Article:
Reaching the end of third year and staring towards a year of independent research sounds pretty intimidating. But it lets you have a new level of freedom that you wouldn’t have experienced so far in chemistry. Now you get the chance to explore the areas of chemistry that really excite you (for me, bioinorganic!).
Preparing for 4th Year
The way the final year works is that you get to nominate supervisors and areas of chemistry you love. Then you get assigned a supervisor (or two, if you’re me) who will guide you through the final year. What happens next changes person to person. For me, I started doing some background reading into my project (more on that later), while some are specific papers to read over ahead of the new year.
As I said earlier, what really excites me in chemistry is bioinorganic chemistry, as well as a few other areas, so I really wanted to research something that had a little bit of biology, with some transition metals thrown in. I’m currently coming to the end of first term, having spent the past term in the lab studying the action of lytic polysaccharide monooxygenases (or LPMOs for short) which are copper-based enzymes (biology and transition metal chemistry right there) with some intriguing applications. If we can harness the enzyme’s ability to degrade sugar-based biopolymers to produce energy, we could potentially have a brand-new biofuel on our hands as an excellent replacement to fossil fuels.
A Day in the Life
Now that I’m doing my own research, I have a bit more freedom and choice to decide what to do. I’ve progressed from the teaching labs into the PhD labs in the Dorothy Hodgkin building, where I have my own desk and fume hood for my research. Usually, I get into labs between 9.30-10 am (a bit more of a lie in compared to years 1-3). The first thing I do is head into the lab to switch on the UV-Vis Spectrometer and remove my enzyme from the freezer. For my research, I have been investigating the oxidative degradation of dyes using hydrogen peroxide and seeing if there is an increase in degradation when adding the LPMO enzyme.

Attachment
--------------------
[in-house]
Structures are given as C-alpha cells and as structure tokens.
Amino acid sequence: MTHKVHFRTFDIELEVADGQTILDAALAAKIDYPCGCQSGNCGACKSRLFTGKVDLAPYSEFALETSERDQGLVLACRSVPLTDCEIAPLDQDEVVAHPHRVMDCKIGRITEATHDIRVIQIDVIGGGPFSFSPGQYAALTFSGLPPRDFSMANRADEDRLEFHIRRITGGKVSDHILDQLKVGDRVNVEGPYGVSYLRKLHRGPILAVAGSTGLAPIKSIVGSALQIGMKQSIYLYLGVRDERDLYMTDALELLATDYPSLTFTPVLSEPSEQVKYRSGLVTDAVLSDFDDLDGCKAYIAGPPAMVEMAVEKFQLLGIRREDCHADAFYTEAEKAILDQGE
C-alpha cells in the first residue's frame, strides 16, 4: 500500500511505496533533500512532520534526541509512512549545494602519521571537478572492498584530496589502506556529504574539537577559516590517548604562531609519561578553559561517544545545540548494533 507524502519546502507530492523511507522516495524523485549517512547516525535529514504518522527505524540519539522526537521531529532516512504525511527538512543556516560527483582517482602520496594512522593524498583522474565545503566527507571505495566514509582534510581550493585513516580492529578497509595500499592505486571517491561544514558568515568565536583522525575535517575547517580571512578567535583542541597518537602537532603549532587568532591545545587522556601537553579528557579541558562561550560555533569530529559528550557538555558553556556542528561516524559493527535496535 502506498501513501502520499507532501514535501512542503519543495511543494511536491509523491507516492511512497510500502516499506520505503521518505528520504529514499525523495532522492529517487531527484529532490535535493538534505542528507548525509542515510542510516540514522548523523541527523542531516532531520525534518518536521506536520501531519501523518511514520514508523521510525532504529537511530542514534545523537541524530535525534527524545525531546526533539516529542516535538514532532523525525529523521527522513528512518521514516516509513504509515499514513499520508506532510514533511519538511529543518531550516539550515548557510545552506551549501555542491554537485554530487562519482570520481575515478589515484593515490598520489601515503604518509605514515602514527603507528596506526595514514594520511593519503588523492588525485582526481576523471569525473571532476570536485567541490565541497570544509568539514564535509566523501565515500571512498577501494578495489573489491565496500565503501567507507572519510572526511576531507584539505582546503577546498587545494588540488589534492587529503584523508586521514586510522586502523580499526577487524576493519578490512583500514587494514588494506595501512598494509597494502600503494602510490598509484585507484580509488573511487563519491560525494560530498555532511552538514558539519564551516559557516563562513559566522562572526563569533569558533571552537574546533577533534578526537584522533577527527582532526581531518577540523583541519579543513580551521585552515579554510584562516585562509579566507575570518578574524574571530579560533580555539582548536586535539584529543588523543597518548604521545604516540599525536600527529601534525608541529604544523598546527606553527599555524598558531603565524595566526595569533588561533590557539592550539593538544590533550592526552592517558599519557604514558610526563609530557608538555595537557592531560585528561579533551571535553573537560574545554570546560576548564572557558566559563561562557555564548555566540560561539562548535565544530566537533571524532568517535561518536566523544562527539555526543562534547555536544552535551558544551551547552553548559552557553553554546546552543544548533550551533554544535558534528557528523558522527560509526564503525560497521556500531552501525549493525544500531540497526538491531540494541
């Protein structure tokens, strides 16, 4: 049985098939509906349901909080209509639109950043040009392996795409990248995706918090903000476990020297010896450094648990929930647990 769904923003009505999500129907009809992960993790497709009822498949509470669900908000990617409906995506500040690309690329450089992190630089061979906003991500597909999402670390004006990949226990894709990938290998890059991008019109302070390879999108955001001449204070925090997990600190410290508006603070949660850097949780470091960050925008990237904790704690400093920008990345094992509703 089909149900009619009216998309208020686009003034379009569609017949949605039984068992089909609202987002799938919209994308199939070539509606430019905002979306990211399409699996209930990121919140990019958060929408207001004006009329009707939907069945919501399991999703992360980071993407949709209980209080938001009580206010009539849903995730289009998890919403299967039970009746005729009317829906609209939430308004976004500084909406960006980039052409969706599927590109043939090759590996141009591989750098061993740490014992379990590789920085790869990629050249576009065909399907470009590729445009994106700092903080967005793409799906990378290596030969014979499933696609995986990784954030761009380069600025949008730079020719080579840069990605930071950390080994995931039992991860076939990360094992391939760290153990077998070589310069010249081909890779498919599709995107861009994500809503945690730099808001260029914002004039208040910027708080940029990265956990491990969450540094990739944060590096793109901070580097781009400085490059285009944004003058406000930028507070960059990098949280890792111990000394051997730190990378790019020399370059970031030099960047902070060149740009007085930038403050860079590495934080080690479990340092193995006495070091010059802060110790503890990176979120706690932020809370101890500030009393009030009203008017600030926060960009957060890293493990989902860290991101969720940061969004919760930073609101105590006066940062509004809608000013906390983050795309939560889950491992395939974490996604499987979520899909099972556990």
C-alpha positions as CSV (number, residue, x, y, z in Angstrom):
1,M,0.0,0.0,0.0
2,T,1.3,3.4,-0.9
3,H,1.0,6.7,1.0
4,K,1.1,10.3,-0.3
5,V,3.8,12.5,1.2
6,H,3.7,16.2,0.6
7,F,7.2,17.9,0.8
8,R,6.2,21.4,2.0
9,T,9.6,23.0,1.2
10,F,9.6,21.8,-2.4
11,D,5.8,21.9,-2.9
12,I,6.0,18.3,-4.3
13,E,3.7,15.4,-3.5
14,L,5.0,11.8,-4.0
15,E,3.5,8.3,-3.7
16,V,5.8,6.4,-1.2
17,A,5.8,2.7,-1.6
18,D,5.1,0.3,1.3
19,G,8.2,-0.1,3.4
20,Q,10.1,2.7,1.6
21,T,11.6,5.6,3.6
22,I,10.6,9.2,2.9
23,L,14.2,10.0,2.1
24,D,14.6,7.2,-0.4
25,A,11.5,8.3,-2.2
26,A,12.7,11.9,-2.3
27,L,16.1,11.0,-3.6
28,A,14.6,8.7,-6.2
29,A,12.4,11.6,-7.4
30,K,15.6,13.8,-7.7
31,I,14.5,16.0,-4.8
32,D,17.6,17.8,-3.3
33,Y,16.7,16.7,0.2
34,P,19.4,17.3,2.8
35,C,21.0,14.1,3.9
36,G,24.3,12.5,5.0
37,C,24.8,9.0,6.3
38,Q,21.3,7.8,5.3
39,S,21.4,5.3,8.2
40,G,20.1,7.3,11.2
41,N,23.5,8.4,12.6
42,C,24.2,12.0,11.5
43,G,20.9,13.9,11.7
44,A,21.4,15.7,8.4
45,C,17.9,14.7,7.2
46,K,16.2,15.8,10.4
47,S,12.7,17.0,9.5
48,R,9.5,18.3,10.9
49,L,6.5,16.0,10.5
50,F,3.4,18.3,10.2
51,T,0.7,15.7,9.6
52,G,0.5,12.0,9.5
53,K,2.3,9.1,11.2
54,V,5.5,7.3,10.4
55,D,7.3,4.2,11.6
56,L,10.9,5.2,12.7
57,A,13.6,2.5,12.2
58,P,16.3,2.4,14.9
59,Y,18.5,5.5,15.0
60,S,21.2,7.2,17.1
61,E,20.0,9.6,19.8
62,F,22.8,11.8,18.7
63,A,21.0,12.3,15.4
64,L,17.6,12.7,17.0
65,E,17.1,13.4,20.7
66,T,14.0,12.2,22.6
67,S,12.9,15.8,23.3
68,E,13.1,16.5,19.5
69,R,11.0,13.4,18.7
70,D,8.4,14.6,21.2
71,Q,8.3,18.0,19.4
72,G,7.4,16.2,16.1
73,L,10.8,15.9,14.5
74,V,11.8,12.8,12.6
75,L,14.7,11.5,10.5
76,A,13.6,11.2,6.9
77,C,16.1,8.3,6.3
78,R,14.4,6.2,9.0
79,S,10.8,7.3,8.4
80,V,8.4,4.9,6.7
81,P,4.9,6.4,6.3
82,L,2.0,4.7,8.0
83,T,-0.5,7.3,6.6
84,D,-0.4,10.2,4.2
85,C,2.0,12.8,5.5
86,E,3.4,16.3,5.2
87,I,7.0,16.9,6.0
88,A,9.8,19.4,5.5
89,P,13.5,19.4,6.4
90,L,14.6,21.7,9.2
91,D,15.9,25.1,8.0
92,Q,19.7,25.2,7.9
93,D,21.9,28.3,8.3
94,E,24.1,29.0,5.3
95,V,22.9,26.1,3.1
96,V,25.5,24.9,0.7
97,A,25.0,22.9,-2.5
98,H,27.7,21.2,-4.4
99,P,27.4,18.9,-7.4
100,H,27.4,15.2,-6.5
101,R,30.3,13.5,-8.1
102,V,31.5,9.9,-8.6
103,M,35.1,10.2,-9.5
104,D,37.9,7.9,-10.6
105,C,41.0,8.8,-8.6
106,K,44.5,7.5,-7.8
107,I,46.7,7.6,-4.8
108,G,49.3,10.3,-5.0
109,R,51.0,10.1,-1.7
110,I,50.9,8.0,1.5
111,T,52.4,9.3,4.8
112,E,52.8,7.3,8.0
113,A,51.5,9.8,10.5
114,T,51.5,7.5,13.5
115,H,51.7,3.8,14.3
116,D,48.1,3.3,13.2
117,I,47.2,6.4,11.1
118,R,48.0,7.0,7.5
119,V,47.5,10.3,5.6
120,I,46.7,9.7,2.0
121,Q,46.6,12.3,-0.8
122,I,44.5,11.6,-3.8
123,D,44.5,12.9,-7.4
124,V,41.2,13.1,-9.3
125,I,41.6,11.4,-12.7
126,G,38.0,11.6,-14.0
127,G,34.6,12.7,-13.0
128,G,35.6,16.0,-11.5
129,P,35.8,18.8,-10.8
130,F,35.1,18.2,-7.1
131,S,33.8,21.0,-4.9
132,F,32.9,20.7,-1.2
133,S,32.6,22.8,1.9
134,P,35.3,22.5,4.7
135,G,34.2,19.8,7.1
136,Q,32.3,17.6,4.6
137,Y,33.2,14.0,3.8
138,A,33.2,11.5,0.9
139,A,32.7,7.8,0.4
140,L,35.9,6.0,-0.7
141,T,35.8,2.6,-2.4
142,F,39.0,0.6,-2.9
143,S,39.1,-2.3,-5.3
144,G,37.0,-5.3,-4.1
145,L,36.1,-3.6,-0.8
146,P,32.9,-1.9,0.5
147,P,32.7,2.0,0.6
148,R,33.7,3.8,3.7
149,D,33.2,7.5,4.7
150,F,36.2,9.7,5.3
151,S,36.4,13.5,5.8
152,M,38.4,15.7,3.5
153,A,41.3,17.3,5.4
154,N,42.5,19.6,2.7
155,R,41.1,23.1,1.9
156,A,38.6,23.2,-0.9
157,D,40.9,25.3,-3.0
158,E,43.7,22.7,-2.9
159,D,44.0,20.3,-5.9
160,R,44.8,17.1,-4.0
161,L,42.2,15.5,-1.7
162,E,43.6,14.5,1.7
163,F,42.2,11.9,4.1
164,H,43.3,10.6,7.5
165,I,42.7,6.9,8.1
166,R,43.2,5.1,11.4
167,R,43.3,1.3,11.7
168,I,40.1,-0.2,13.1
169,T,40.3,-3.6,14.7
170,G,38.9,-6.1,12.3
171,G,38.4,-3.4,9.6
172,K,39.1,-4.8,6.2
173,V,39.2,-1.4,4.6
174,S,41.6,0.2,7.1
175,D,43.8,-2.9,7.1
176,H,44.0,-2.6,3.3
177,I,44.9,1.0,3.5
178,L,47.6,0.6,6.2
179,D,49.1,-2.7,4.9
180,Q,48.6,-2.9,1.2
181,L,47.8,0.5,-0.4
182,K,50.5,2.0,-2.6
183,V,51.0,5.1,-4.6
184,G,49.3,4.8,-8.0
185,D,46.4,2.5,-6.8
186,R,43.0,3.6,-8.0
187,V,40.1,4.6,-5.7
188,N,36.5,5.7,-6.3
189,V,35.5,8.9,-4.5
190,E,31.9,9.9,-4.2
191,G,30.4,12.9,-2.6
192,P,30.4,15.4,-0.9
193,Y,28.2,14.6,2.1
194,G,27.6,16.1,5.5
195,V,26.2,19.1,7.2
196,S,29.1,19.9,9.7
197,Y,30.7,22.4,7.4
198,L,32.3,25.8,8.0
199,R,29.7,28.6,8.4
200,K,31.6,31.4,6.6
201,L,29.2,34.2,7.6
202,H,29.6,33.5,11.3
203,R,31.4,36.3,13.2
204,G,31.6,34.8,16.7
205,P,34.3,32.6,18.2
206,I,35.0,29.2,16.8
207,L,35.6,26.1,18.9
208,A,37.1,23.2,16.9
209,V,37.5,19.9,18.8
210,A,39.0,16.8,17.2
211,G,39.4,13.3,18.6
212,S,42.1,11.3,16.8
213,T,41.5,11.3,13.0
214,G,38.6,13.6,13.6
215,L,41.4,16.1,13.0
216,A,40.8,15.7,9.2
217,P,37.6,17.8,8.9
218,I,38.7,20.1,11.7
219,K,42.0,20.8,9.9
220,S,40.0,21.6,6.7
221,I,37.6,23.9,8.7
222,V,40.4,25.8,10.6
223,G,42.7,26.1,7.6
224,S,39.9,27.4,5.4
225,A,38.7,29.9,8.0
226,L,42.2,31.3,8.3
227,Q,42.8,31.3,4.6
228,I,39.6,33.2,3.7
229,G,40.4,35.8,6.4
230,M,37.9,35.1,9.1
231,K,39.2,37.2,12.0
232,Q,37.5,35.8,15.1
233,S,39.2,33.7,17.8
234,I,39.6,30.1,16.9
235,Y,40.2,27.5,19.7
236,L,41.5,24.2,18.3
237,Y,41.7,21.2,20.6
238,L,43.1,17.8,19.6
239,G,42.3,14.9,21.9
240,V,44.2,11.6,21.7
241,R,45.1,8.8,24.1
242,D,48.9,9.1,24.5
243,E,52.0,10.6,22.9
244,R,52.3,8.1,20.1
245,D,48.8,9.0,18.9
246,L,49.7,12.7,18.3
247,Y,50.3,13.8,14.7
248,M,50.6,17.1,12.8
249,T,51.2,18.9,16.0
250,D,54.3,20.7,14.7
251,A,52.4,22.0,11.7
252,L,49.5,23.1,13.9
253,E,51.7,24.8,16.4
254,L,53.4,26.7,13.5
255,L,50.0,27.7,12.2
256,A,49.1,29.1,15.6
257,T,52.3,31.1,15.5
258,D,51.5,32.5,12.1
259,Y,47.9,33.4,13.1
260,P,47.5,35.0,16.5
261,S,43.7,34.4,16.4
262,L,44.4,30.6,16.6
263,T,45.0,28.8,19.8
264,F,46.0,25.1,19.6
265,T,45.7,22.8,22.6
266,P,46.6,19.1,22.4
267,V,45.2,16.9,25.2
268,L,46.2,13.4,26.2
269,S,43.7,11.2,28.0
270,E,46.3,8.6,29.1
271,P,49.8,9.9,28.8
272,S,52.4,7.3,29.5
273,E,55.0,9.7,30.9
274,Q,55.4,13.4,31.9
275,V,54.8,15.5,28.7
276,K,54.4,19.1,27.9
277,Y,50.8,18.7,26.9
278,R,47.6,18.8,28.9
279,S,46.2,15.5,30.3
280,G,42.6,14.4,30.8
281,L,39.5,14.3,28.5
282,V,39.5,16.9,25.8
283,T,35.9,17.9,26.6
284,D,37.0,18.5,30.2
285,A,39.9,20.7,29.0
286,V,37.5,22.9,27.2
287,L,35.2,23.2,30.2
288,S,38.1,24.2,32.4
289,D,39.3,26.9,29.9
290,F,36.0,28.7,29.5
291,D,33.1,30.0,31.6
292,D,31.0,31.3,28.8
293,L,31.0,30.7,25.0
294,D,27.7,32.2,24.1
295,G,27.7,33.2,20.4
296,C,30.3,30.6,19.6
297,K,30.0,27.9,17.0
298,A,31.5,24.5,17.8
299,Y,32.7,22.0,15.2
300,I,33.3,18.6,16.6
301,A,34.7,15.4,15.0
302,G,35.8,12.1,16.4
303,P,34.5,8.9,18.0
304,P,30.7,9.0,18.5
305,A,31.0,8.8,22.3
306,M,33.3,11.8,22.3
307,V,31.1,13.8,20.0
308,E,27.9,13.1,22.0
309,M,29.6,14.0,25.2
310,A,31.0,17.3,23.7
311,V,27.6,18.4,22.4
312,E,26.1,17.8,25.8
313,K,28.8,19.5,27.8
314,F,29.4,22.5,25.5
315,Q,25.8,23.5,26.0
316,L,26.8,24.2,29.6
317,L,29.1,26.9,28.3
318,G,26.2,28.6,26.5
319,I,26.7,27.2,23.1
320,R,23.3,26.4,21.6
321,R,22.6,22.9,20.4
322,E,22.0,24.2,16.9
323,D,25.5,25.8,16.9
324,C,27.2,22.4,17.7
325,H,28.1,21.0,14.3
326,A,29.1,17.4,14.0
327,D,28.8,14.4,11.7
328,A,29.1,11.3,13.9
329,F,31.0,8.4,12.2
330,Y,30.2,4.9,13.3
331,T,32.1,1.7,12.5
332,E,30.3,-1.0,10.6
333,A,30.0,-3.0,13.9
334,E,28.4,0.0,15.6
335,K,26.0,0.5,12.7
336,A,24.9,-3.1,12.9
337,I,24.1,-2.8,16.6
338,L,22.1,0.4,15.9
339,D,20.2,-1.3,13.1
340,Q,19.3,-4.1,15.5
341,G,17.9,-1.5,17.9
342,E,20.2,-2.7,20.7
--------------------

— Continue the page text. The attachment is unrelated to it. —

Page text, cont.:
After making up my stock of dye and hydrogen peroxide, I combine my reagents together (peroxide, dye and enzyme, all in a buffer) and place it into the UV-Vis spectrometer, which lets me see the degradation of the dye via the decrease in absorbance over 30 minutes.
While I wait for the spectra to finish, I usually head back to my desk to carry on researching the topic area, in preparation for writing up my report.
One of the nice things about conducting your own research is the freedom to choose what to do next. I’ve been able to choose what concentrations of reactants to investigate and can look at the results I record every day and decide what would be best for me next, rather than sticking to a strict script.
Additionally, now that I’m working in PhD labs, it means there’s always people around me who can help out or give their input if needed. They might not be working on the same project as me, but the PhD students are all super helpful and can often point you in the right direction if you’re struggling. No one expects you to become an expert in your area overnight, so you’re always encouraged to ask questions when you’re stuck.